This notion is inescapable in dialogue about the Arab-Israeli conflict. Often I find myself arguing with anti-Israel activists, and when I reference historical facts such as, say, the UN partition plan of 1947 or the Arab invasion of 1948, they invariably retort: “Well, that’s the Zionist narrative; the Palestinian narrative is different.” But the vote to partition British Palestine in 1947 is not a “narrative.” It is an historical fact.

That anti-Zionists should embrace the language of competing narratives is not surprising. The postmodern (really pre-modern) idea that narratives trump facts emerged in far-Left circles deeply influenced by post-colonialism. The political Right, however, has adopted this framework with the convert’s zeal. Neil Newhouse, a Romney strategist during the 2012 campaign, set the tone for future anti-factualism when he said, “We’re not going to let our campaign be dictated by fact-checkers.” (In other words, we will disregard the truth whenever it’s useful.) Four years later, we have seen an astonishing defeat for facts in the political arena, made manifest in the victory of Donald Trump, a candidate whose relationship with facts (it needs hardly to be said) is not even hostile, but more like absentee.

Democrats (and the legion of Trump’s failed Republican rivals) shouldn’t take this as their cue to feel superior. Most of us have a bit more of a tether to reality than The Donald, but we all share the tendency to avoid or ignore facts that don’t agree with our preconceptions. Thomas Kuhn called it “paradigmatic blindness”. Our beliefs and values act as a filter that screens out information that threatens our certitudes. Cognitive scientists call it “confirmation bias,” meaning that our brains will subconsciously select data that strengthen our existing convictions. This mechanism is, as best we can tell, universal to humankind, largely automatic, and sometimes necessary for processing the myriad of stimuli that our brains receive. We are not necessarily aware when we are ignoring evidence that contradict our beliefs.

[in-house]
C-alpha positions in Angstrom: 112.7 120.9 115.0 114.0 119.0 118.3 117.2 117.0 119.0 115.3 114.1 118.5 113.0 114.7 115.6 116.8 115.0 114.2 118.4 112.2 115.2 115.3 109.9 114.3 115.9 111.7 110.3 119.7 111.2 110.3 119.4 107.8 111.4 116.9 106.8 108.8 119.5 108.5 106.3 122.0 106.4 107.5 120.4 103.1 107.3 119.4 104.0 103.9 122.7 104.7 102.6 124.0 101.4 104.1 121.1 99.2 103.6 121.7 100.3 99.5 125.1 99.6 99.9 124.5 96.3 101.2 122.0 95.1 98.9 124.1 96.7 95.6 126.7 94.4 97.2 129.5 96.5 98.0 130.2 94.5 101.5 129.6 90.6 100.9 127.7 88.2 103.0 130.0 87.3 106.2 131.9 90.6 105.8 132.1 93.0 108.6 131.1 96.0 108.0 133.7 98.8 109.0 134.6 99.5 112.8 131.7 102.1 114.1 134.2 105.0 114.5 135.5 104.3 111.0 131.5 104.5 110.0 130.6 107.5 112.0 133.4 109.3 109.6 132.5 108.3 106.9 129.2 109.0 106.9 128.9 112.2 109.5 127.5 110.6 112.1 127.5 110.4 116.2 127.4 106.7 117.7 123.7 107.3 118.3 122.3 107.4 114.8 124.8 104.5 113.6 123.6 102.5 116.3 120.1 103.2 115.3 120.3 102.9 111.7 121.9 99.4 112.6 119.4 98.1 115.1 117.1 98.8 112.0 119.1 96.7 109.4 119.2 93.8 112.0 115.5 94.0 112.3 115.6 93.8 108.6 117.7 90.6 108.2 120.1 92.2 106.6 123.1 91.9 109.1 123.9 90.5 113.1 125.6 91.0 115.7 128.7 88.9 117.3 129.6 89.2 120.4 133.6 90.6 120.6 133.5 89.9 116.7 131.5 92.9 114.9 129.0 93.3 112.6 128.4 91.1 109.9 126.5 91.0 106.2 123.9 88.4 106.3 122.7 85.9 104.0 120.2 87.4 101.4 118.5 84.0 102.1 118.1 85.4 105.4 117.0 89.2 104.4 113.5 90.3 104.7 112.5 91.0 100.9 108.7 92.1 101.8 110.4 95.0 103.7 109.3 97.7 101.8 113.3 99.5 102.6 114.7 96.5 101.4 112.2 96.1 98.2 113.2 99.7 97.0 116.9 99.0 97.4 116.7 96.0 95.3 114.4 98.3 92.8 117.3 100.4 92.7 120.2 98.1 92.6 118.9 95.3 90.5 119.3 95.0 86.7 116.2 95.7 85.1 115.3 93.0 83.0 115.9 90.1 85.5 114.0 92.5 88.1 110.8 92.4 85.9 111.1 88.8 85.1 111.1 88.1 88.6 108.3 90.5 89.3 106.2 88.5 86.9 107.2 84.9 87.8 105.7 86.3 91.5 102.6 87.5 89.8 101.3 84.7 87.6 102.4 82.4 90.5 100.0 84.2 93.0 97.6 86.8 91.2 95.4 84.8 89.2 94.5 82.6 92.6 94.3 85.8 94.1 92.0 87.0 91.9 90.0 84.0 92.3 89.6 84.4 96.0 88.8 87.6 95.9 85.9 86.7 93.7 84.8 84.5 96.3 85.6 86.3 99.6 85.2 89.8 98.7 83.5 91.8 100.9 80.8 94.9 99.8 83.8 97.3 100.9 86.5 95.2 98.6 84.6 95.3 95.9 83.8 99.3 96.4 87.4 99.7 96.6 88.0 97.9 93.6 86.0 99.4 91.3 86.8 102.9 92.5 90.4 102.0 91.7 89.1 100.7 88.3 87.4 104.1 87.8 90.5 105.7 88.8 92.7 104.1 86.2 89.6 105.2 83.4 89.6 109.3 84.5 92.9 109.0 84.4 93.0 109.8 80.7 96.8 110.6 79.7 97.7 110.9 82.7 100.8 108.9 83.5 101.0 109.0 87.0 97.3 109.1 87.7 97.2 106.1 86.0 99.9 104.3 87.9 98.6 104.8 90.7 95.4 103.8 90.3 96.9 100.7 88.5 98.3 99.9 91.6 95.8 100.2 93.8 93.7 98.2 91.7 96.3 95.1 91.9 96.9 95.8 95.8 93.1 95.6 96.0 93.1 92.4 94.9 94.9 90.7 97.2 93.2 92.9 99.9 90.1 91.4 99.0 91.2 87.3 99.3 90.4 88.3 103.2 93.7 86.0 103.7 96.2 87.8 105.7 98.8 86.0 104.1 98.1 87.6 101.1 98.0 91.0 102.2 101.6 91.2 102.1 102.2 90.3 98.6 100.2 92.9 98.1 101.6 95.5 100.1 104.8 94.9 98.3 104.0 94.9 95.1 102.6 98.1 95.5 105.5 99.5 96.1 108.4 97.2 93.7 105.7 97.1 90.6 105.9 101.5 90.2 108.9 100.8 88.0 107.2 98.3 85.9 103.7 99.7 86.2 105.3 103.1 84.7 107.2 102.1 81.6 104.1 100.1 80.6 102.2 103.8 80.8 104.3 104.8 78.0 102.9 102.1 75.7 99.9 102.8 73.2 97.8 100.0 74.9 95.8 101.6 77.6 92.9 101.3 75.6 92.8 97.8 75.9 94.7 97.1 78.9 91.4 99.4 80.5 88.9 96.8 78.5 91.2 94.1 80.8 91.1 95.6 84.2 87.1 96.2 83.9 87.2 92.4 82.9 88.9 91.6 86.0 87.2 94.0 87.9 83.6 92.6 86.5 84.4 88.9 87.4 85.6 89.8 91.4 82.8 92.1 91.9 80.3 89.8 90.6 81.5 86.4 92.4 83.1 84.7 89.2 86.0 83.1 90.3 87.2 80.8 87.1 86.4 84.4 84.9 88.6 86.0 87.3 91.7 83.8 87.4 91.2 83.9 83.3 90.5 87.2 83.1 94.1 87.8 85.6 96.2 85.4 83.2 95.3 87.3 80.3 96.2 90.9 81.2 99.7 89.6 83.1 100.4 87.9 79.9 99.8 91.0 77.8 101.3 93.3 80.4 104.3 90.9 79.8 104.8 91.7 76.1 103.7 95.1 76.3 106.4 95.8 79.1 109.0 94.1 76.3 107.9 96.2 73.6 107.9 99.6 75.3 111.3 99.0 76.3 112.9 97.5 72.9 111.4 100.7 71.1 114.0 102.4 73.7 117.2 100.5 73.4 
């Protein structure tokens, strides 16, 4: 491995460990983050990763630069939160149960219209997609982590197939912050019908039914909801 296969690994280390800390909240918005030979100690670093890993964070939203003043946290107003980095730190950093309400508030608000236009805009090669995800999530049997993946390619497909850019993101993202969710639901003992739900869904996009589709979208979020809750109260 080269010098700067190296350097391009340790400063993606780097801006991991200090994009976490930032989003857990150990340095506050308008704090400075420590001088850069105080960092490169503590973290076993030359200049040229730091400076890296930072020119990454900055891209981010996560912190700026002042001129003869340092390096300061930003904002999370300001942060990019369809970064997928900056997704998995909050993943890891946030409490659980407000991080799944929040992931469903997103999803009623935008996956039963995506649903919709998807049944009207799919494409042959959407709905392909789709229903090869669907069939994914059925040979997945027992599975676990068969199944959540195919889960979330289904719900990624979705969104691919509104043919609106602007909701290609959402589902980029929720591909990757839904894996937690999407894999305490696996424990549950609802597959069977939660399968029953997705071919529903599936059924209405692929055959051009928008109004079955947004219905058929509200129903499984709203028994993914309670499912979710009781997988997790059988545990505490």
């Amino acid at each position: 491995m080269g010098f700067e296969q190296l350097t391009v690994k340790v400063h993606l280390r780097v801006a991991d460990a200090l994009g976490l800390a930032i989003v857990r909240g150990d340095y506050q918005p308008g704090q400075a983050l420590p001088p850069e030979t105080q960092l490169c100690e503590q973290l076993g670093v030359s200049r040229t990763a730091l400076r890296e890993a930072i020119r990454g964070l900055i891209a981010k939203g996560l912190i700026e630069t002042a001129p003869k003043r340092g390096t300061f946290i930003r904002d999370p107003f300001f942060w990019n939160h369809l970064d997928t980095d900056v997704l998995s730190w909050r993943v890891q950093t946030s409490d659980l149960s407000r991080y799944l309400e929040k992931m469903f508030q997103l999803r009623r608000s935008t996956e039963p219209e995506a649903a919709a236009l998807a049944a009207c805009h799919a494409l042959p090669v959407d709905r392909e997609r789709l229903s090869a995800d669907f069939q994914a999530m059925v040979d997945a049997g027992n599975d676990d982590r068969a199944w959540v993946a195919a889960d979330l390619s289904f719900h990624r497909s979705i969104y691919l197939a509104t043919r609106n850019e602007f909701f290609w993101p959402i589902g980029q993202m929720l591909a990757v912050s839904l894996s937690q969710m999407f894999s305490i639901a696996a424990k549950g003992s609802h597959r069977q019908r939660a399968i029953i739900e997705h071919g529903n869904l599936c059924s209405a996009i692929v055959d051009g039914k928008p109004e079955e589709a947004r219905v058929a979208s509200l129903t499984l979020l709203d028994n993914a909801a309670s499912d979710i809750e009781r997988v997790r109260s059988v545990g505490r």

The gift of modernity was not to erase these biases, but to acknowledge them and attempt to correct for them—to remind us that we should strive to pay attention to facts even when they are inconvenient to our beliefs. Biases are human nature, not a new invention of postmodernity. But what is new today, and much more dangerous than subconscious bias, are postmodern ideologies that openly accept, or even celebrate, disdain for the facts. Modernity, drawing on the riches of Renaissance Humanism and the Enlightenment, believed in the human capacity to think rationally; postmodernism, unwilling to listen to Popes or Bibles, but also thinking much more negatively of humanity as a species than the Humanists did, simply throws up its hands and gives up on both reason and tradition alike.